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Oral History

Processing Interviews

Once you have prepared for and completed the interview, you will have a collection of forms, and possibly supportive documentation from the narrator.  It's important to keep these things organized for transfer into the archives.

Processing interviews can mean different things to different people.  In short in means you have done some work to make the interviews usable for yourself and other people.  This is usually tied into preparing the interviews for transfer into the archives.

In addition to organizing forms and supportive documentation, processing can also include creating:

  • Transcripts
  • Segments (an index)
  • Abstracts
  • Time logs

Processing oral histories also includes creating metadata, or facets of information about the oral history interview.  There are different types of metadata - administrative, technical, descriptive, and structural.  Developing a spreadsheet which maintains these facets of information about the interviews is critical to making your oral history collection usable by others.

OHMS + Aviary

OHMS + Aviary

The Louie B. Nunn Center at the University of Kentucky Libraries created a web-based system called OHMS (Oral History Metadata Synchronizer).  This system is designed to enhance access to oral history interviews.  OHMS provides the ability for word searching among full text transcription, time-stamped interviews, and correlated navigation among the transcriptions and descriptions and the actual recordings.

Aviary is the online digital content management system used by Special Collections and Archives to display oral histories.  Aviary has integrated the OHMS tool into their system.  Oral histories that are part of the Trinity University Coates Library Special Collections and Archives will utilize OHMS to provide access and enhance discoverability to interviews and projects.

Tutorials and Guides

OHMS + Aviary Documentation

Indexing Tips

What is a Segment?

Before you begin indexing and creating timestamps in OHMS, it's important to understand what a segment is.  A segment in an interview is the natural progression or noticeable change in the interview discussion.  This could be a new question posed by the interviewer, the interviewee noticeably changing topic, or if a particular point in the interview needs to be broken down for its length.  Within each segment are stories and information. Segments tend to average 5-15 minutes in length.  And for an hour long interview, expect to have around 10 segments. Keeping these ideas in mind will make determining where to timestamp easier.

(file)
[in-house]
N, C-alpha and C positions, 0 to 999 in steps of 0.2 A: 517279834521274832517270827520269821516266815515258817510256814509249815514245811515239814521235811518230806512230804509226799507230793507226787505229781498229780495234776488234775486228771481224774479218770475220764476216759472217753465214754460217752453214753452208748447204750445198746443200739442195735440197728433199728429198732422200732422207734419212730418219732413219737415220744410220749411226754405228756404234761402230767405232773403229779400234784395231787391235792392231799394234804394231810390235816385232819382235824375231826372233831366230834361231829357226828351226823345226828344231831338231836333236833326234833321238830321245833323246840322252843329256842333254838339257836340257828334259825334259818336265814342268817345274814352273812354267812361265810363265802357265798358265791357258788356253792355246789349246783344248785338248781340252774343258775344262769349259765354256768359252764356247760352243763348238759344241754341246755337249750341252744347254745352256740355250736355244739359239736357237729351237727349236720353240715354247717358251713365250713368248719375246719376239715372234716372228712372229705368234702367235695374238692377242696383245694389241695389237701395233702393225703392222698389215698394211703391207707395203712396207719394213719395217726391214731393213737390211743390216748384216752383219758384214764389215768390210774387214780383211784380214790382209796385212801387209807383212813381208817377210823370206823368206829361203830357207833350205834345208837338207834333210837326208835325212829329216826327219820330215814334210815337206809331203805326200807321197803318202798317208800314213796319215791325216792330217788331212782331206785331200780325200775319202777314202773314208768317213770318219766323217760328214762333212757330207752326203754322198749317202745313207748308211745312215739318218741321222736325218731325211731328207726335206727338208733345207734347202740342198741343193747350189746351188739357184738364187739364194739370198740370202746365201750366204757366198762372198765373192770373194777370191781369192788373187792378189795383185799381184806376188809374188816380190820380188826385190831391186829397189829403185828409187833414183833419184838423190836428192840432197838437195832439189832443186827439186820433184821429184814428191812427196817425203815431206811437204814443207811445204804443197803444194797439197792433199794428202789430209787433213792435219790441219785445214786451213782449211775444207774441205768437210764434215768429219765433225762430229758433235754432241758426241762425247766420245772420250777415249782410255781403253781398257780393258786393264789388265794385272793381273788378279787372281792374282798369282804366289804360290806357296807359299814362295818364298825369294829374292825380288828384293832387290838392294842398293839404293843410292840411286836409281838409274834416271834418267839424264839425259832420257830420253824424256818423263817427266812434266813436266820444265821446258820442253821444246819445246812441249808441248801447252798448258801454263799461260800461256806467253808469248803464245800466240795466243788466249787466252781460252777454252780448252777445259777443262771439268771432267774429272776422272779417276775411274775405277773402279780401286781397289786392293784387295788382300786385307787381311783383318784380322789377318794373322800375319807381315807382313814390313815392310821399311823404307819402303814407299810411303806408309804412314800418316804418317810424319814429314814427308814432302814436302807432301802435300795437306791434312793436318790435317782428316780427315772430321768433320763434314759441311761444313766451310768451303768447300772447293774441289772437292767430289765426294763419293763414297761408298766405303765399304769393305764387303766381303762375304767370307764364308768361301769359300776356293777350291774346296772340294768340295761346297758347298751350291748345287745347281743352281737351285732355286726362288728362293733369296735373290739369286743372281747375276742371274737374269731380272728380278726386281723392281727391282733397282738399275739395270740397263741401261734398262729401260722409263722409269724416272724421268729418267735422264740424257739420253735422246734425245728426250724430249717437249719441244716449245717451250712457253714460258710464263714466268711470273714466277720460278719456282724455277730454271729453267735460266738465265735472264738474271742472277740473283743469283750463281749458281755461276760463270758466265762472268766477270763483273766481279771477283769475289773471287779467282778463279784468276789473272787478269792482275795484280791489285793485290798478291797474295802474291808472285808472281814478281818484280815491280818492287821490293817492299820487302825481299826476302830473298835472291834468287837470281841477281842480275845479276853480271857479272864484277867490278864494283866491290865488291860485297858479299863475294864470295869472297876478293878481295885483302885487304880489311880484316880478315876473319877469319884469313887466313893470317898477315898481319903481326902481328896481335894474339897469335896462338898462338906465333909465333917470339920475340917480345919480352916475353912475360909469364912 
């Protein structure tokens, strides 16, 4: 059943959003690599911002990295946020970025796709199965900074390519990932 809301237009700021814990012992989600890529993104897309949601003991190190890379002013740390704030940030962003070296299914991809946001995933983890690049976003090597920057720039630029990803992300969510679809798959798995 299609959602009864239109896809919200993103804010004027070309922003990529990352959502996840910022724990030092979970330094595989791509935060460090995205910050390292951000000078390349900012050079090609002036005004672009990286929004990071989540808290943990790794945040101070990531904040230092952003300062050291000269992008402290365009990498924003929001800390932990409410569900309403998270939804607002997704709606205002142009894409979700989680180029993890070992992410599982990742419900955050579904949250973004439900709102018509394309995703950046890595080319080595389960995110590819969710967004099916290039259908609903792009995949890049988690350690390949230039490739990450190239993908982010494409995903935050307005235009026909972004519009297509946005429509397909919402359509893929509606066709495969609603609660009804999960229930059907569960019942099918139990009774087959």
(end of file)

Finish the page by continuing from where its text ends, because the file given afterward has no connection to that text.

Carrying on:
Before You Begin, Listen

Before you begin indexing, listen to the interview all the way through.

When you are listening, take notes on where you notice the change in segments.  Note the time and write down the start of the question or sentence that marks the change.  This will make indexing much faster and much more accurate.  Also jot down key words and phrases, names, and locations that are mentioned.  Be listening for the larger topics and themes present in the segment and throughout the interview and make note of those too.  Once you have completed listening to the interview and taking notes, you are ready to start indexing.

Subject Headings and Keywords

When working with an oral history project it is a good idea to develop a word bank for names, places, topics, and themes you hear in the interviews and across the project. This helps provide for better discoverability of interview discussion.  Subject headings are typically a controlled vocabulary, such as the Library of Congress authorized subject headings.  Keywords tend to be generated from the interviews and the oral history project and are developed into a locally authorized set of vocabulary.  One way way to create this is by using a spreadsheet.  The spreadsheet can have multiple pages for the word bank type (i.e one page for the Library of Congress Authorized Subject Headings, and one sheet for keywords, and potentially one sheet for overarching topics and themes of the project).   OHMS has prepopulated the Library of Congress subject headings for use in the application.  There is also the option to upload a word bank (thesaurus) created with keywords from interviews.  Doing so avoids misspellings and formatting errors.

Writing a Synopsis

Each segment created in OHMS has the option to provide a segment synopsis.  A segment synopsis is a summary of the key points, the stories and information, mentioned in the segment and is typically one to two small paragraphs in length.   Deciding on what a key point is may be a little tricky.  These are the types of questions to ask yourself when writing a synopsis: 

Does the reflection span a good portion of the segment time?
Is it a passing reflection that doesn't carry any weight to the rest of the interview? 
Is the reflection followed up by the interviewer?

When writing the synopsis it is important to include names, dates, locations, especially if there is no transcript to accompany the index.



Transcription is still a useful and often requested method of engaging with oral history.  If your transcripts are full text, it also gives archives an additional backup of the interview. Since oral history has moved into the digital age, there are on going questions and conversation about automated transcript.  Not too long ago still did cut it